This morning as I was walking the dog, I picked up a discarded McDonald’s bag from my neighbor’s lawn. As I carried it to the trash can, it hit me: whatever happened to litter?
Is there less of it, or are we just using the word less?1
I grew up in the 1970s, and remember Woodsy Owl’s warnings to “Give a hoot, don’t pollute.” I remember my Cub Scout troop handing out plastic litter bags to hang over your car’s stick shift. I remember that crying Indian commercial.
Litter, and in particular the act of littering, was a cultural meme.
But I don’t see anything like that now. Did recycling replace it? Is there just less random trash, and thus less need to call attention to it?
I wonder if the anti-littering campaigns of the 1970s were successful enough that behavior genuinely changed, thus making litter less common. In 2011, if you saw someone throwing a plastic cup out the window of a moving vehicle, you’d think “asshole,” wouldn’t you?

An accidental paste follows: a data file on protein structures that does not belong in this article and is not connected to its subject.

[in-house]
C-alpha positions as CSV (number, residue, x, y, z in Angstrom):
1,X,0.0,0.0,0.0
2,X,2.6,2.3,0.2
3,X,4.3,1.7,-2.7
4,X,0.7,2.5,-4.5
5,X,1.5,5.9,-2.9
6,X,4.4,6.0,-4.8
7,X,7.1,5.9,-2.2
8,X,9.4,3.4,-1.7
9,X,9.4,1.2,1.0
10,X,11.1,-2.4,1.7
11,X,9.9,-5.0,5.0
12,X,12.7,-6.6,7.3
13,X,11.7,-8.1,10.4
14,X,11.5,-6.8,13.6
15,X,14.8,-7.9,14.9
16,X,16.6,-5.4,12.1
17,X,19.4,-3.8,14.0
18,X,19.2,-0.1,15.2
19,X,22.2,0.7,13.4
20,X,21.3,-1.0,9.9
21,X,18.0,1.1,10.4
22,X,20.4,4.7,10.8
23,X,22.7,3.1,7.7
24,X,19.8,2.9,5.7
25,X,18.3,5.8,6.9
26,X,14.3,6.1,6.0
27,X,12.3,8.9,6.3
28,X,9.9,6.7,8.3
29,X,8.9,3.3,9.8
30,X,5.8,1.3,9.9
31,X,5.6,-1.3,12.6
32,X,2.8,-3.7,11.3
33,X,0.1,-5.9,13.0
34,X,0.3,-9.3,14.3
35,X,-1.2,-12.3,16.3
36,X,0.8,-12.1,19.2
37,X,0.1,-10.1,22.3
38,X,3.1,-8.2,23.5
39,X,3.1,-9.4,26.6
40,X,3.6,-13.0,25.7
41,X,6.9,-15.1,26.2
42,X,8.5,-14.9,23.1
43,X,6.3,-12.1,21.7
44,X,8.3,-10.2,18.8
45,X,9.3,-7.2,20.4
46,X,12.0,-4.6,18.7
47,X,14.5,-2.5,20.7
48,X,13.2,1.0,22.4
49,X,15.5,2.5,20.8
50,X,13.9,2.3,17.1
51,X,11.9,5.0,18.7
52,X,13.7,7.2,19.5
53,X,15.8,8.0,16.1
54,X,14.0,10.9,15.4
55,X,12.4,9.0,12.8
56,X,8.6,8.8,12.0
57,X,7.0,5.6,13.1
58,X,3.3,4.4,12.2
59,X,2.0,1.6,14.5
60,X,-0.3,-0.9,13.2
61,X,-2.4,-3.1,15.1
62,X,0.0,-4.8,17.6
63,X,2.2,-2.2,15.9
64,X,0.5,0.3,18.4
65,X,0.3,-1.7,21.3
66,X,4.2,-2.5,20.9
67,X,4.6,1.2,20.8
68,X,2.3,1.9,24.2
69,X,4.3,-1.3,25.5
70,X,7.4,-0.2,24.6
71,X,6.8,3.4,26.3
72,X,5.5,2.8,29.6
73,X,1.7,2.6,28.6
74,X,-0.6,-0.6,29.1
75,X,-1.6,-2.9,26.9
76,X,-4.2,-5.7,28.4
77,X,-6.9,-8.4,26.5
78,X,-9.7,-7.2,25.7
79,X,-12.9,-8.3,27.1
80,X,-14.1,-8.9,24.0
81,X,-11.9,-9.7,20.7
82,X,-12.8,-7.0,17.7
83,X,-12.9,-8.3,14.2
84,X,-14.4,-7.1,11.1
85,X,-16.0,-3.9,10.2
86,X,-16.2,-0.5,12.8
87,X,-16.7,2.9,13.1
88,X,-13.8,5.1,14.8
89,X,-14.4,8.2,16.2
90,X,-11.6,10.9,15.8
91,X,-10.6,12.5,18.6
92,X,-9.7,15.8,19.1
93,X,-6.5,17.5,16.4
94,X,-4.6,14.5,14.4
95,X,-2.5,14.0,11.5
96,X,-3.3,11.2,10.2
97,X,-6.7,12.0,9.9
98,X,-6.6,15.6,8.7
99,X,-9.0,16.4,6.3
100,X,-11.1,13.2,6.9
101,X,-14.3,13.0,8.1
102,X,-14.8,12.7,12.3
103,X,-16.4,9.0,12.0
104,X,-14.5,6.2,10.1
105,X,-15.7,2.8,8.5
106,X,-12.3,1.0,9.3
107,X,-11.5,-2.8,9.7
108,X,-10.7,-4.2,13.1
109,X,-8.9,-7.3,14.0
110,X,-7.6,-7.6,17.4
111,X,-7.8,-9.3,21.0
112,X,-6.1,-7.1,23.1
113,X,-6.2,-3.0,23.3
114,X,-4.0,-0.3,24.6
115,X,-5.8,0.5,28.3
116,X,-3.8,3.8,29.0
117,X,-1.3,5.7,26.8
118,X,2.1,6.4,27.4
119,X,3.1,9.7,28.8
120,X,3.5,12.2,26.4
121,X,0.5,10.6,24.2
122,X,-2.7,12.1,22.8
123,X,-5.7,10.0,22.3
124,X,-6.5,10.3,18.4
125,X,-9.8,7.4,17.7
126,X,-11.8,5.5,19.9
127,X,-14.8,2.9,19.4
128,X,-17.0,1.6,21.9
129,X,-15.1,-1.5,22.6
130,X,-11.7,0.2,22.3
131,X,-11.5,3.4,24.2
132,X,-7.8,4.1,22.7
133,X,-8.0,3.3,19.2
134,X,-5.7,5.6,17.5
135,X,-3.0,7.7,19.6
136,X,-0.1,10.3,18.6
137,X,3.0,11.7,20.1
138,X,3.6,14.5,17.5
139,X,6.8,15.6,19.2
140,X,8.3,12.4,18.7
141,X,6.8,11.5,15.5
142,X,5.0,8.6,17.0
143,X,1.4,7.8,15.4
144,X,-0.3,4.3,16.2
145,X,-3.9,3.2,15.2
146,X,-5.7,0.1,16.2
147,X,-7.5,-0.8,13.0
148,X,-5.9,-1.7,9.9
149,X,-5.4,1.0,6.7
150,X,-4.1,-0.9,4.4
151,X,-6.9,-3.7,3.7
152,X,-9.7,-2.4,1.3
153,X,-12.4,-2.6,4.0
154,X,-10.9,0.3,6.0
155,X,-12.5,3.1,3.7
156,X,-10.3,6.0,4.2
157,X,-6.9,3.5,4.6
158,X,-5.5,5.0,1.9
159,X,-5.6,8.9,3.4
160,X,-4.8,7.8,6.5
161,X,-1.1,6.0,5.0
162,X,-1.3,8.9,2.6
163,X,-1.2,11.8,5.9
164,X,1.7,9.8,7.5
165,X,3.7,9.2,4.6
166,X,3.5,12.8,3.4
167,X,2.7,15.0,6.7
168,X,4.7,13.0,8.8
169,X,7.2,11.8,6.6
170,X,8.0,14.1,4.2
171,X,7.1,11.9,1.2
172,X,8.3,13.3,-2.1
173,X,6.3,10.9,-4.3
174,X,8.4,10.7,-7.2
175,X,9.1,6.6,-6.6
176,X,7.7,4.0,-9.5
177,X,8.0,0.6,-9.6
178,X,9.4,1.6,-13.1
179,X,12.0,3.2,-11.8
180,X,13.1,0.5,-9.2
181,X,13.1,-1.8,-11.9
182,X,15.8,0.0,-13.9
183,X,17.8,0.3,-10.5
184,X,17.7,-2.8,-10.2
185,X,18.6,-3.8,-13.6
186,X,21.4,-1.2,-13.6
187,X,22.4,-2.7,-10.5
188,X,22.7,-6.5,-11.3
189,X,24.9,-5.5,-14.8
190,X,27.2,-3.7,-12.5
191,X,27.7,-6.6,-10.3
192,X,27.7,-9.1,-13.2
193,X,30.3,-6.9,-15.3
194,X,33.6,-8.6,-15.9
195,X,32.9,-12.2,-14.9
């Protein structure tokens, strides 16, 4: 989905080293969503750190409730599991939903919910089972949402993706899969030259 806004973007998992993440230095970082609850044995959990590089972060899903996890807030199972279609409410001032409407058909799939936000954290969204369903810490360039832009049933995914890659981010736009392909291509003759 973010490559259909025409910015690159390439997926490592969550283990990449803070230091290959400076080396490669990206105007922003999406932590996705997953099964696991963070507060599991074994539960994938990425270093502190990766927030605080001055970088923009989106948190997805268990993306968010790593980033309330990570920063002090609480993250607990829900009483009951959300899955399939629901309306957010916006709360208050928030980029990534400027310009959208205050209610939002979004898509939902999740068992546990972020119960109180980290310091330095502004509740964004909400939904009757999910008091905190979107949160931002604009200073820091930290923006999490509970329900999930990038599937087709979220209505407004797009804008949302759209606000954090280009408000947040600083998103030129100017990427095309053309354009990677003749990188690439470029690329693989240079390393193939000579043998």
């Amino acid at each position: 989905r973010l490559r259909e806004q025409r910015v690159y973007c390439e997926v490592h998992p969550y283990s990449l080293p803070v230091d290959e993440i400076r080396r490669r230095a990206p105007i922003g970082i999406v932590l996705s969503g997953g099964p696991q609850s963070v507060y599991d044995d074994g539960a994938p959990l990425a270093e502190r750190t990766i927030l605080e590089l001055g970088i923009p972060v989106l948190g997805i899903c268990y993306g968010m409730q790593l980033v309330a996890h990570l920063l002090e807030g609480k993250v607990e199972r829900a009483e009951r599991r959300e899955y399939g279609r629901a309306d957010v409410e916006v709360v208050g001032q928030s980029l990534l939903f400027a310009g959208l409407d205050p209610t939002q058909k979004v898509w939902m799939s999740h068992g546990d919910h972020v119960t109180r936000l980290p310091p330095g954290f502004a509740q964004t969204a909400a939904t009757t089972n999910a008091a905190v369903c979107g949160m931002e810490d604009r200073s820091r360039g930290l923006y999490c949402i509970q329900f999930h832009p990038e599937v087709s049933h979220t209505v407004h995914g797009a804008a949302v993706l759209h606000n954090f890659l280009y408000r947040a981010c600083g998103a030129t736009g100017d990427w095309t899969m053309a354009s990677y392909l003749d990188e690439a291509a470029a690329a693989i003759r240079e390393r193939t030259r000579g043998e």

But was that true in the 1950s or 60s? We could interview our parents, but asking people to report on their behavior a half-century ago feels unreliable.
Since we don’t have time machines, maybe the closest we can come is developing countries. From my limited experience in Africa and South America, I’ll say I definitely noticed more random trash blowing around, and no particular urgency in cleaning it up. Some of that has to be attributed to limited government services; if you don’t have regular trash collection, you’re going to have more garbage lying around.
But I also suspect there is a virtuous cycle that happens once you start noticing and removing litter: you’re less tolerant of it, and the people who generate it.
- Obviously, the third option is that neither one has declined, and it’s all my subjective experience. But a poll of my co-workers (Matt) suggests this isn’t the case. ↩